Witches, figures of legend, and the witch trials, an especially dark shadow on our shared human history, are popular source material for a reason. The mystique of witches, women holding ultimate or unholy power, and the shocking truth that hundreds of thousands of women were sacrificed to eras of ignorance and rigid patriarchal control are rich soil to the creative mind. The stories of the women that were murdered in the witch trials are historic tragedies that still gnaw at our minds because we can still connect the hardships of those women with current cultural moments. When done right stories of witches and witch trials can be incredible displays of female defiance and empowerment.
This is why the sins of The Reckoning are so unforgivably offensive.
The Reckoning is directed by Neil Marshall (Dog Soldiers, The Descent) and is the collaborative screenwriting effort of Marshall, Edward Evers-Swindell, and Charlotte Kirk — who also stars in the film. Set in some vague medieval period that includes the Great Plague and castles but also has invented beauty YouTuber contouring techniques, a young woman named Grace (Kirk) must grapple with the untimely death of her husband. She lives in a time gripped by death and paranoia, where women have become the scapegoat for all the world’s ills. When Grace’s landlord makes forceful advances on her, she rejects him and therefore makes herself the target of his vengeance. Grace is accused of witchcraft and subjected to the same tortures that killed her mother. Will her iron resolve stand against the most famous witchfinder of her time?
The Reckoning has a lot of problems that fall under the umbrella of its extremely bizarre tone. Running side by side through the film are two very distinct threads. One is the story of a woman that is tortured and accused of witchcraft for rejecting the advances of her landlord. The other is the bizarre love story of Grace and her late husband. The film begins with Grace burying her husband (with great dramatic flair), but the film constantly calls back to their marriage and relationship. If I was being charitable, I would guess that these moments are supposed to give Grace the strength to go on but The Reckoning isn’t very clear.
The entire narrative structure of The Reckoning is a tad confused and appears to focus more on a shocking visual than a reason to use one. It’s impossible to tell what is a memory, what is a hallucination, and what is a real threat as Grace recalls the loving marriage she had, sees the decayed forms of dead family members, and Lucifer himself shows up repeatedly to torment her. Instead of creating an air of frantic confusion as Grace fights to stay sane — I have to assume this is what they were going for — the chaos sends mixed messages to the viewer. It’s all shock, no value, and delivered in a nauseatingly melodramatic format.
Unfortunately, any hope that The Reckoning had of being an empowering revenge fantasy is utterly obliterated by the male gaze. This film is voyeuristic, exploitative, and uses the specifically sexual horrors of the witch hunt era as an excuse to leer rather than to horrify. This is another area where the two tones of the film are to the detriment of The Reckoning. Audiences spend more time seeing Grace have sex with her husband than they do understanding what memories of his love and support are doing to get her through these troubles. When the Devil appears to Grace, it is not to tempt or threaten but to molest and scandalize. Every male villain of The Reckoning is a mustache-twirling, panting, and sweating caricature to such a degree that I feel like I’m watching the beginning of a bad BDSM porno every time they appear on the screen.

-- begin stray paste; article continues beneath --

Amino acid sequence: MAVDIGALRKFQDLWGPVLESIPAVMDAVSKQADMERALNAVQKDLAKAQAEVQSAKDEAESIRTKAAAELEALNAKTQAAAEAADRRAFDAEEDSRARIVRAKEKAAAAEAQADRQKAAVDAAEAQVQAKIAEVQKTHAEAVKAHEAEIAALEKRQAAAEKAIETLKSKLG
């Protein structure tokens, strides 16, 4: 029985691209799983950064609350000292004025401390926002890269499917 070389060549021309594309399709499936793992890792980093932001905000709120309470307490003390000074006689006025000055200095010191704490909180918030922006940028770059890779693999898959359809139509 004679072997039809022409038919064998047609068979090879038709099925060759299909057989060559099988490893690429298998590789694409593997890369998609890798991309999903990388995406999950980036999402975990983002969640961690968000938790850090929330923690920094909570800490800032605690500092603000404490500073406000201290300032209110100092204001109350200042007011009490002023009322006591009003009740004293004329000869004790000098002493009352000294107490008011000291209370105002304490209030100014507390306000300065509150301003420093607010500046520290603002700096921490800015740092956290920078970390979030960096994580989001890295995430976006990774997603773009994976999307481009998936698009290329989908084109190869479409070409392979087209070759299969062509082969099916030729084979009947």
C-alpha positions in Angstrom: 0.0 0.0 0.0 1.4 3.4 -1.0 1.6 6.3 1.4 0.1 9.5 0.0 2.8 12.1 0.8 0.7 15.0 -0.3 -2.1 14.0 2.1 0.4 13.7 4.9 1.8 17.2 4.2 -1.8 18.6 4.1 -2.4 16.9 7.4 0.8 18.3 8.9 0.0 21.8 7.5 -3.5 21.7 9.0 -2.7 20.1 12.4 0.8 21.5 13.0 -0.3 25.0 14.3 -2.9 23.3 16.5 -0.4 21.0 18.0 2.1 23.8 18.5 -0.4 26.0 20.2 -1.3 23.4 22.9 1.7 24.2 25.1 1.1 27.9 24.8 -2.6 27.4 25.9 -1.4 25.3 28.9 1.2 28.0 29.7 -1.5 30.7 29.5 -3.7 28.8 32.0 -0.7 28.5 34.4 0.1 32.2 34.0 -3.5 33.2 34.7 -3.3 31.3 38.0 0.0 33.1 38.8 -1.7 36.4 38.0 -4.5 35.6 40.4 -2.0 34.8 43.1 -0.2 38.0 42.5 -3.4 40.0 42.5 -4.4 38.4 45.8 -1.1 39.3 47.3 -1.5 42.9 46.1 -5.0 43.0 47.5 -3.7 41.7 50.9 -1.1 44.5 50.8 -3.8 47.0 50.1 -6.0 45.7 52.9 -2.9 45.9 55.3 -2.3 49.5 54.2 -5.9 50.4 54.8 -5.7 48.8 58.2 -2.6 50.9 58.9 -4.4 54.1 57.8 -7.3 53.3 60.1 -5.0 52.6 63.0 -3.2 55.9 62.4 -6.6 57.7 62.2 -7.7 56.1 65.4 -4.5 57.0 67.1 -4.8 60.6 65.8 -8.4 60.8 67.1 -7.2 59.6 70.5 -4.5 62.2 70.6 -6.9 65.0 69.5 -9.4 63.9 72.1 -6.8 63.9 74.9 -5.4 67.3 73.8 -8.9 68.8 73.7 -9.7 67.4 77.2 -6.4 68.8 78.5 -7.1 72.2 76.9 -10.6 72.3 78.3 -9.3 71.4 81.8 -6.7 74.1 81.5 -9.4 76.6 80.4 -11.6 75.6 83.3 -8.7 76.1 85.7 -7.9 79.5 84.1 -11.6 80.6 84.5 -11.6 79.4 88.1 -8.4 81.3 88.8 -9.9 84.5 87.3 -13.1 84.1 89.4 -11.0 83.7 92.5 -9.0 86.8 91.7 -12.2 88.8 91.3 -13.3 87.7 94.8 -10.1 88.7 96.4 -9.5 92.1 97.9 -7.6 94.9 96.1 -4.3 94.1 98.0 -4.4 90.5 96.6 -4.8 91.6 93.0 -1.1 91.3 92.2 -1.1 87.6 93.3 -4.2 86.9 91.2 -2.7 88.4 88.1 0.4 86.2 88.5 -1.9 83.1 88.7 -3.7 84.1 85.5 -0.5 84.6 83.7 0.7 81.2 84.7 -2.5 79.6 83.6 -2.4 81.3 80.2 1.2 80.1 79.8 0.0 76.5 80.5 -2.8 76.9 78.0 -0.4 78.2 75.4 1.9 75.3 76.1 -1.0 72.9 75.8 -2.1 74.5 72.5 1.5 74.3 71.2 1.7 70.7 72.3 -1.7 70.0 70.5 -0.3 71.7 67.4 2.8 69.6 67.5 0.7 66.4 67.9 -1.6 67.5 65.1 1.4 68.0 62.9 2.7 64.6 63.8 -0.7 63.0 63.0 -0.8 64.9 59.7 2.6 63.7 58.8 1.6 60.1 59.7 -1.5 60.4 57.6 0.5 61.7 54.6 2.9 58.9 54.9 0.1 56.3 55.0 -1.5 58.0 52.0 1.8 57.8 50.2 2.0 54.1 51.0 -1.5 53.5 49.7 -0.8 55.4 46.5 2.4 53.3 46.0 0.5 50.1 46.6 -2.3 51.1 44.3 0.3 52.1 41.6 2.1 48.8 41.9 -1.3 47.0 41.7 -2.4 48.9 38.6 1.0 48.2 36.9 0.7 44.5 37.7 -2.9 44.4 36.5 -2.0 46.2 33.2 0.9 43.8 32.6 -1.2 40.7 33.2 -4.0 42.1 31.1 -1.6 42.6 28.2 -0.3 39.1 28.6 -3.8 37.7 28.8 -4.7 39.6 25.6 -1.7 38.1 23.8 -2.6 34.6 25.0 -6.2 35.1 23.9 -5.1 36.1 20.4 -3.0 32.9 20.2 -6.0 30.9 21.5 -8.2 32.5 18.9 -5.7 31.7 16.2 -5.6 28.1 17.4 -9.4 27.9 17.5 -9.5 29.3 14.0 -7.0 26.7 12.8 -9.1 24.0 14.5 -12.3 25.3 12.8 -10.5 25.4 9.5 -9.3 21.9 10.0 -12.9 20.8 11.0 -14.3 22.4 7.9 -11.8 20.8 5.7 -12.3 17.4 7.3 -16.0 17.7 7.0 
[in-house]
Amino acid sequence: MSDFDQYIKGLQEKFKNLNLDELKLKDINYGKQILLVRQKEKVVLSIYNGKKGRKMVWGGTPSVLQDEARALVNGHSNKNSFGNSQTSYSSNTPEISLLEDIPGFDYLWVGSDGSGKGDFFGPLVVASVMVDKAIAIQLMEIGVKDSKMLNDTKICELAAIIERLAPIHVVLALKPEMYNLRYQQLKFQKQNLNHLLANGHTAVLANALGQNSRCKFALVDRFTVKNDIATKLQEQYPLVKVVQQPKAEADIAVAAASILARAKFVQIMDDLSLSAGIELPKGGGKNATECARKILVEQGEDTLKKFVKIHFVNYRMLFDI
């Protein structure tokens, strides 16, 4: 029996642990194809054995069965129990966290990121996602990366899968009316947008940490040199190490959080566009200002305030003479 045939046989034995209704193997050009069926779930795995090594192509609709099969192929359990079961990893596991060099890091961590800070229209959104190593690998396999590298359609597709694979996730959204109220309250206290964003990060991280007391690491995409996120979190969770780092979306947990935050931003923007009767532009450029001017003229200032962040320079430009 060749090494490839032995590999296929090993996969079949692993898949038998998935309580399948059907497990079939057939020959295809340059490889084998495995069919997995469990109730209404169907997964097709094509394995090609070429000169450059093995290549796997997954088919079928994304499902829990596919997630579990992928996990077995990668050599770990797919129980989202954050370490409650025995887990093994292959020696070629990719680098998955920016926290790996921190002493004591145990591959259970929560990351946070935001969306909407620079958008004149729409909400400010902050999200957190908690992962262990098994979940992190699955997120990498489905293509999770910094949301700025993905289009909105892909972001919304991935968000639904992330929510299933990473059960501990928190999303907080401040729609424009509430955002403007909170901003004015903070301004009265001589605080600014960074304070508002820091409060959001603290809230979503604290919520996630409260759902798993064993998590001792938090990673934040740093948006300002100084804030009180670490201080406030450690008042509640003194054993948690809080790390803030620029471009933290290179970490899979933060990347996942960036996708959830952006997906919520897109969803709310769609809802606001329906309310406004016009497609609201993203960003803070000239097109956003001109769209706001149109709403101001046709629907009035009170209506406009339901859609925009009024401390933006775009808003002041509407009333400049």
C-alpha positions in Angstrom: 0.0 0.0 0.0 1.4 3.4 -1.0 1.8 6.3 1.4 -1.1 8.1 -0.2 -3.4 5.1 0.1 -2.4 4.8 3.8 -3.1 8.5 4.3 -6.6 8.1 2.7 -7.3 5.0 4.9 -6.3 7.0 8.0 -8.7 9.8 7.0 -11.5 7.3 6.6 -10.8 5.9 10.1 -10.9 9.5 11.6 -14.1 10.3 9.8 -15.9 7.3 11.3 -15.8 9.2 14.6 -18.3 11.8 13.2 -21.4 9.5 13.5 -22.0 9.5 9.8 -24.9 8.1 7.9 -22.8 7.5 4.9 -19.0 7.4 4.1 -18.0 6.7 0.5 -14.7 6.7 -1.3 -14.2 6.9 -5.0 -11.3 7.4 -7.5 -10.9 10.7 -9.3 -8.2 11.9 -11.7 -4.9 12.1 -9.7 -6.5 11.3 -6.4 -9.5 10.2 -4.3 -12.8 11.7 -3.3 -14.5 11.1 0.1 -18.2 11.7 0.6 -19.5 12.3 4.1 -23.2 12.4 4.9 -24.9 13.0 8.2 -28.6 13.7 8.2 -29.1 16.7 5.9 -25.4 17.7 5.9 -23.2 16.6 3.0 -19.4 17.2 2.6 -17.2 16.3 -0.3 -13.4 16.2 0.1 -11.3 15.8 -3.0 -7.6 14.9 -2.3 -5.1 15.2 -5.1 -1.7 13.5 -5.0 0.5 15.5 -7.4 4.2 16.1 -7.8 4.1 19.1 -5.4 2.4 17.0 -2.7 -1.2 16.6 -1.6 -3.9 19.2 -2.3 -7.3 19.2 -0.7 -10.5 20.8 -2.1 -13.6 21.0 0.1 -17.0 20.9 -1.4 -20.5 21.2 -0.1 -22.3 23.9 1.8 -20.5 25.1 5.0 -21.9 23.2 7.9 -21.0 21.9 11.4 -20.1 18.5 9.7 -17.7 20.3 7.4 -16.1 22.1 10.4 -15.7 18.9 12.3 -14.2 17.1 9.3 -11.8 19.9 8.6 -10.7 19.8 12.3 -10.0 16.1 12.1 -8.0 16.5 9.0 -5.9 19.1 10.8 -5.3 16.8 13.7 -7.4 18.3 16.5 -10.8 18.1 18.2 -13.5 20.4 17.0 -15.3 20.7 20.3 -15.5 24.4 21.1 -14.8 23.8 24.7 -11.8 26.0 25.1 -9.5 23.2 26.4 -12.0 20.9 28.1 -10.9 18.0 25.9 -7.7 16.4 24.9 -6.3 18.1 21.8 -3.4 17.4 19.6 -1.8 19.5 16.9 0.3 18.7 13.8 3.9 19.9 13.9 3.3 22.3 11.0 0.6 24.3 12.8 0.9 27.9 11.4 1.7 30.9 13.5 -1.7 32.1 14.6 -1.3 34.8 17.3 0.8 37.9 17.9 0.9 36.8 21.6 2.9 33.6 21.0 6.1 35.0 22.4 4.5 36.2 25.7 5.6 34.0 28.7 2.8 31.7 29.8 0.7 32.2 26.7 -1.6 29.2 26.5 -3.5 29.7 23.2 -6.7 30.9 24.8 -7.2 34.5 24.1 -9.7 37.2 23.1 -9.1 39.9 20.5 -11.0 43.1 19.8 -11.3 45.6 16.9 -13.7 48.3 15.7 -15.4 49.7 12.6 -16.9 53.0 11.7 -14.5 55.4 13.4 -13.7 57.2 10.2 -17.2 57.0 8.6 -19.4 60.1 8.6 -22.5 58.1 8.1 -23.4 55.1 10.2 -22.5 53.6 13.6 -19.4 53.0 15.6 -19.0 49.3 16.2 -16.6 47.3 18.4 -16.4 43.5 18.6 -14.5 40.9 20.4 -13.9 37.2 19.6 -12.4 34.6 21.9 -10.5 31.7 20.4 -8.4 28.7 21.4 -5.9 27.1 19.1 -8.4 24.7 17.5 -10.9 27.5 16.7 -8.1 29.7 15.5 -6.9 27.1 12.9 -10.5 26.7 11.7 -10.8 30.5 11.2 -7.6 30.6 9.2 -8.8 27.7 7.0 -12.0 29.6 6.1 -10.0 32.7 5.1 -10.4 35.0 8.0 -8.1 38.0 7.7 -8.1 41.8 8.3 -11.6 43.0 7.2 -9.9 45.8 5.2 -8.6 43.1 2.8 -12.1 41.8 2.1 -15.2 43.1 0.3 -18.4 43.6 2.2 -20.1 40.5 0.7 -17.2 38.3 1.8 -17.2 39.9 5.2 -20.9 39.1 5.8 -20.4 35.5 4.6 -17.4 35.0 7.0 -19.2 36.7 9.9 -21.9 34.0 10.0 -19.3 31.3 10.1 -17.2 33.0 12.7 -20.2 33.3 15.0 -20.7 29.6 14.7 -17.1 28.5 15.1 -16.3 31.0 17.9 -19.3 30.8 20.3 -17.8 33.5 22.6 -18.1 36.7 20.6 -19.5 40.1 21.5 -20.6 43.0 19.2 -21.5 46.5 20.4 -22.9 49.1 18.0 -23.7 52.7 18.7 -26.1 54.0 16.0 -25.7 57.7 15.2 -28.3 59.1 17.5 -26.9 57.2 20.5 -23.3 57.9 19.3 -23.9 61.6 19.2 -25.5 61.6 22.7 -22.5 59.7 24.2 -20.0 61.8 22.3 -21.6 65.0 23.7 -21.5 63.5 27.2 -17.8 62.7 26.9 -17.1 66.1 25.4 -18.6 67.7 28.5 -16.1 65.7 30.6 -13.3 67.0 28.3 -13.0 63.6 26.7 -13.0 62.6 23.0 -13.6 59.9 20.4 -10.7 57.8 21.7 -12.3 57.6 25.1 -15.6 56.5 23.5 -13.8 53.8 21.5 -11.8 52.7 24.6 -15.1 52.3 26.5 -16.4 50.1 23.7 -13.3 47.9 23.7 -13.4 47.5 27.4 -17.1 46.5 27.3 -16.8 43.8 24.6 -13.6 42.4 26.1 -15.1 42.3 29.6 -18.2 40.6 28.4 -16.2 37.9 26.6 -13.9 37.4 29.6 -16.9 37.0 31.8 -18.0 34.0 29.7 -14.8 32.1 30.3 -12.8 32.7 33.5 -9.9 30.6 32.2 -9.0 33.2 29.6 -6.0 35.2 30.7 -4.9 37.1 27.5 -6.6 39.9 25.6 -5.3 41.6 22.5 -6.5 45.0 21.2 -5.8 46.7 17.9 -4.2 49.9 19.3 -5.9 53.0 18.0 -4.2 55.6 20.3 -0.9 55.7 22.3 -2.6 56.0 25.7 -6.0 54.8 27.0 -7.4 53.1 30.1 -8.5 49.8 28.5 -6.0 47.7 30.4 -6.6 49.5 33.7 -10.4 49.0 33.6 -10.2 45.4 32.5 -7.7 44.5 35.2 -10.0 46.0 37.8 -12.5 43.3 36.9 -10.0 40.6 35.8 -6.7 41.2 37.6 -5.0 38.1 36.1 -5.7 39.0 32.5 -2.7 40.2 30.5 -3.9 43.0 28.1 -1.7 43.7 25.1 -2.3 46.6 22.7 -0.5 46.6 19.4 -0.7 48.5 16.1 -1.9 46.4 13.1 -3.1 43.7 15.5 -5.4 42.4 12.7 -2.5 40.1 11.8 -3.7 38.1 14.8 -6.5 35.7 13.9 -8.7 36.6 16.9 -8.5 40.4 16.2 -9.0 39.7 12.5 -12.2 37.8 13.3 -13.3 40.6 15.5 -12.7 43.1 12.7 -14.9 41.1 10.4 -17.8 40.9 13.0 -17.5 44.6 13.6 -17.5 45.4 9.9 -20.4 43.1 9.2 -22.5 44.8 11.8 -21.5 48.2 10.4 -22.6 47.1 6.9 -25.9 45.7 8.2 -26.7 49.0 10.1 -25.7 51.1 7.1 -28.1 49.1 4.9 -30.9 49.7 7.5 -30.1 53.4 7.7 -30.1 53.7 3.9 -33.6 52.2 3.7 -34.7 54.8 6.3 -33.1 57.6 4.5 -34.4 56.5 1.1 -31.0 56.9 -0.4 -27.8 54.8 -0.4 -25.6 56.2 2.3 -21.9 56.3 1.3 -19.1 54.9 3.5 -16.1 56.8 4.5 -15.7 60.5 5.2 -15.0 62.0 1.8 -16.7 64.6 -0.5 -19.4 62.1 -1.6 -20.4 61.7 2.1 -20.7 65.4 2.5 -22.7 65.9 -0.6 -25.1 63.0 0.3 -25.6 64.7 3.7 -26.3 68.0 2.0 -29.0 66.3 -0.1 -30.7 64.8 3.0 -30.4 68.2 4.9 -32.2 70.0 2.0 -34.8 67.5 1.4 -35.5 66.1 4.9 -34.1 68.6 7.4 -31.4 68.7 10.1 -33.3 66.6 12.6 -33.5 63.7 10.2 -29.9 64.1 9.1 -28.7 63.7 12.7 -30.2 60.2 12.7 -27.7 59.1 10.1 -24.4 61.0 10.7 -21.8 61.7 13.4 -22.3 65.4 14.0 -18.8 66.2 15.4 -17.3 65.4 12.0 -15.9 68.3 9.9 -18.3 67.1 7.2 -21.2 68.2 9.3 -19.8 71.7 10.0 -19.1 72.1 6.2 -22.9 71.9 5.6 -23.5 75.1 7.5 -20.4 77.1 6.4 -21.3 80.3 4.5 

This softcore porn take on the witch trials is unforgivable when it tries to wear a mask of female empowerment. The fact of that matter is that female sexuality was vilified. The female anatomy was intentionally misunderstood in the pursuit of placing blame and finding witches. The most scandalous legends of witchcraft include the fornications of the Devil. All of these more titillating elements of the history of witch hunts are low-hanging fruit and easy to exploit. I get it. But it is an insult that the filmmakers try to pretend they are doing anything other than exploiting those elements.
It’s equally true that most victims of the witch hunts were homeless women that were burdens on the community. Or widows that may have inherited property and did not remarry. Women healers with knowledge that threatened the Church were targeted. The story of these 500,000+ women that were sacrificed to man’s ignorance and paranoia is worth exploring. It’s a historical wrong that we may wish right, through the escapism of film. It would have been a better movie than what we got here — a sloppily executed, poorly researched amusement park ride through kink masquerading as horror and history.
The Reckoning will be available in theaters, digitally, and On-Demand on February 5, 2021.
Unfortunately, any hope that The Reckoning had of being an empowering revenge fantasy is utterly obliterated by the male gaze.
Caitlin is a sweater enthusiast, film critic, and lean, mean writing machine based in Austin, TX. Her love of film began with being shown Rosemary’s Baby at a particularly impressionable age and she’s been hooked ever since. She loves a good bourbon and hates people who talk in movies. Caitlin has been writing since 2014 and you can find her work on Film Inquiry, The Financial Diet, Nightmarish Conjurings, and many others.